Researchers have been trying to determine what causes autism spectrum disorder for many years. Those efforts have revealed that hundreds of genes have small sequence variations that are linked to autism. New work has investigated the impact of some of those variations; researchers used simplified, miniature models of human brains called organoids to analyze them. This effort showed that while some of those autism-linked variants have different effects initially, they ultimately lead to similar problems in the development of neurons in human brains. The findings have been reported in Nature.
A lot of work has gone into seeking common features and patterns "among the many risk genes associated with autism." If scientists can uncover shared mechanisms, it could open up new intervention or treatment options, regardless of the genetic cause of the disorder, noted senior study author Paola Arlotta, a Harvard University Professor and member of the Stanley Center for Psychiatric Research at the Broad Institute.
Arlotta's team has been using organoids to model the human cerebral cortex; they are created with stem cells that are programmed to specialize into cell types that are found in that region of the brain. These cells self-organize into cortex mini-models. “It is a dream come true to now see that organoids can be used to discover something unexpected and very new about a disease as complex as autism," noted co-lead study author Silvia Velasco, PhD, a postdoctoral fellow in the Arlotta lab.
In this study, the team began with variations that are found in genes called SUV420H1, ARID1B, and CHD8. The functions of the genes are not fully understood, so the researchers were interested in whether they might cause similar pathologies in the organoids, explained co-lead study author Bruna Paulsen, PhD, a postdoctoral fellow in the Arlotta lab.
The organoids were grown for several months, then gene and protein expression was assessed at the single cell level. The team also investigated calcium signaling to see if neural activity was disrupted. This work indicated that all the risk genes caused neural development to either slow down or speed up, and some neurons were developing at the incorrect time. The genes also only affected two cell types: GABAergic neurons, which are inhibitory, and deep-layer excitatory projection neurons. It may be possible to treat autism by targeting these cells.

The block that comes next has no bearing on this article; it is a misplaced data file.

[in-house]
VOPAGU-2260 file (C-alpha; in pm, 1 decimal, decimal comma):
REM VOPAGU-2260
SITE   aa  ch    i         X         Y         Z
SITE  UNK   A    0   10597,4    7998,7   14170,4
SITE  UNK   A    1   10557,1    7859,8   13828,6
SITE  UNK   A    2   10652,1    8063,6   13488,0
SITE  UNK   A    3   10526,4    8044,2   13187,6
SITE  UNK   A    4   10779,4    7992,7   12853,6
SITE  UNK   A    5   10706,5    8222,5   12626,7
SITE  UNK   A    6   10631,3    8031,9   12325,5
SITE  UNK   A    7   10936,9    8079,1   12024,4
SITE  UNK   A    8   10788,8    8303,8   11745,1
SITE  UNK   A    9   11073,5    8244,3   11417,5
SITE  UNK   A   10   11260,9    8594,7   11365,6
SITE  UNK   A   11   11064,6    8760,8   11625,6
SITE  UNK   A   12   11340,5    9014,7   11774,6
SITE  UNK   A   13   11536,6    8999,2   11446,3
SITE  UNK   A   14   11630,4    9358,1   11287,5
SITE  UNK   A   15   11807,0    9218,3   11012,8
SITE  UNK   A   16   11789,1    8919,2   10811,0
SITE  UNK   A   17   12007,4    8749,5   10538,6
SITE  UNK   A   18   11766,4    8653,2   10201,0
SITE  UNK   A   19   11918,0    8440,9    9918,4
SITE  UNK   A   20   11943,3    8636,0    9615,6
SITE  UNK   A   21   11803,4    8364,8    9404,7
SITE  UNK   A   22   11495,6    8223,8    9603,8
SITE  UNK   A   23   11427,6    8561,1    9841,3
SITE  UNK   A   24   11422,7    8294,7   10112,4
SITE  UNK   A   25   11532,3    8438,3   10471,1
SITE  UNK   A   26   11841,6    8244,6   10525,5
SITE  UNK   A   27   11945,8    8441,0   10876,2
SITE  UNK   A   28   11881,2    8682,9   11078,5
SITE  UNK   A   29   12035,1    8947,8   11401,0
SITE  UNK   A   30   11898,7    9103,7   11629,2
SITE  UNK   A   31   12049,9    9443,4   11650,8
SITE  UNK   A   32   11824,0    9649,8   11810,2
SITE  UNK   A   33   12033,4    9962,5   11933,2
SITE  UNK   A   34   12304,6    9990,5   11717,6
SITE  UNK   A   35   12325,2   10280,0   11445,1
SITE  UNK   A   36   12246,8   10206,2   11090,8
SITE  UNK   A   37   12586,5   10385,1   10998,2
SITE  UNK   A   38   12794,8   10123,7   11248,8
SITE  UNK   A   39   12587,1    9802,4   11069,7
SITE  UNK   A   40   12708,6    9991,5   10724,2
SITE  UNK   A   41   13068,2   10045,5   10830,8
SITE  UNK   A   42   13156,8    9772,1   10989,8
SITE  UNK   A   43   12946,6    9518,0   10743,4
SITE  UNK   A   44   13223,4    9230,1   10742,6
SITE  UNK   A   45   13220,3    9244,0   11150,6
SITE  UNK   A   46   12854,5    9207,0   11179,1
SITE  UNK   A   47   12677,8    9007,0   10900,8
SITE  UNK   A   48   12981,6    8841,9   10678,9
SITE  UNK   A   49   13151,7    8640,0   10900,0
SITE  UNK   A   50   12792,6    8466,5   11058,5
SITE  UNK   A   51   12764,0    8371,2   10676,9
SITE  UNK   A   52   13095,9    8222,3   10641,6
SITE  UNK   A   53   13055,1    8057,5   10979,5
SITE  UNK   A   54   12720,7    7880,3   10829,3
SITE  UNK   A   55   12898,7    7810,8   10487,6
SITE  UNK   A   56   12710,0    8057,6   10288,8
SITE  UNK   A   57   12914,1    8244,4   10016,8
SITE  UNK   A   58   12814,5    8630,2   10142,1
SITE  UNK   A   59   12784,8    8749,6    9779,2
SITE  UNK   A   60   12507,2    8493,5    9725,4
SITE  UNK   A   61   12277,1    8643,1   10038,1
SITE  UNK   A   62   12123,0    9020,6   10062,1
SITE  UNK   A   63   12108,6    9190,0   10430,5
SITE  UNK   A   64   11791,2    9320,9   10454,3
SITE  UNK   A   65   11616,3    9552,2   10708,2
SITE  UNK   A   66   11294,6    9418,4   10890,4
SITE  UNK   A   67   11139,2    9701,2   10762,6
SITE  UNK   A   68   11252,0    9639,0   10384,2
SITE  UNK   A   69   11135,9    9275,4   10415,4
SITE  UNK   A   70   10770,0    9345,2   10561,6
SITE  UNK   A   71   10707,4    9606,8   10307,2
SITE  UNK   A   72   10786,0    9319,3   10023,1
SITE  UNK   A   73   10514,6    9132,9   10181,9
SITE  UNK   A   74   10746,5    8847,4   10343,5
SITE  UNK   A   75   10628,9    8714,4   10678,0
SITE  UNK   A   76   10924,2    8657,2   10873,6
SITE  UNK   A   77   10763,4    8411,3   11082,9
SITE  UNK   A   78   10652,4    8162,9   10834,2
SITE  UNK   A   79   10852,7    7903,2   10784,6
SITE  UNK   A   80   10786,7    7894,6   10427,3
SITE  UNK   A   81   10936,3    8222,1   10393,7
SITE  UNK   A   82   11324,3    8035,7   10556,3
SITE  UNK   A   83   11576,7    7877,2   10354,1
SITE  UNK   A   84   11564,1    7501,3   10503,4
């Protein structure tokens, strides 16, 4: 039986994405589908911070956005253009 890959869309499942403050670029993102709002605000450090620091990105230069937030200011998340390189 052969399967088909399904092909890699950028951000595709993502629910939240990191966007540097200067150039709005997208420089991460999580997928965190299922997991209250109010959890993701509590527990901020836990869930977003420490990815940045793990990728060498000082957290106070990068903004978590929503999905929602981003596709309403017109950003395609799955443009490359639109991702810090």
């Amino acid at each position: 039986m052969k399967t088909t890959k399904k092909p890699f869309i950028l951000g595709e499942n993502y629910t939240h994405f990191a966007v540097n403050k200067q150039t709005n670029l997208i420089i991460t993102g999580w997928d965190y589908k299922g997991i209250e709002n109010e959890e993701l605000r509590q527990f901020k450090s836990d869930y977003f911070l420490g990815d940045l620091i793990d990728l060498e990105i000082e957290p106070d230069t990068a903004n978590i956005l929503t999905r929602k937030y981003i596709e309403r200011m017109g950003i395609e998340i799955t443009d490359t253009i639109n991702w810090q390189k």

“The cortex is made in a very orchestrated way: each type of neuron appears at a specific moment, and they start to connect very early. If you have some cells forming too early or too late compared to when they are supposed to, you might be changing the way circuits are ultimately wired,” said co-lead study author Martina Pigoni, PhD, a former postdoctoral fellow in the Arlotta lab.
Organoids were also created from donated stem cells. The researchers wanted to know if the genetic background of an individual influenced the organoids, said co-lead study author and computational biologist Amanda Kedaigle.
The researchers found that organoids from different donors still reflected similar alterations in neural development, but the severity varied from one person to the next; an individual's genome seems to moderate the impact of the risk variants.
“It is puzzling how the same autism risk gene mutations often show variable clinical manifestations in patients. We found that different human genomic contexts can modulate the manifestation of disease phenotypes in organoids, suggesting that we may be able to use organoids in the future to disentangle these distinct genetic contributions and move closer to more a complete understanding of this complex pathology,” Arlotta said.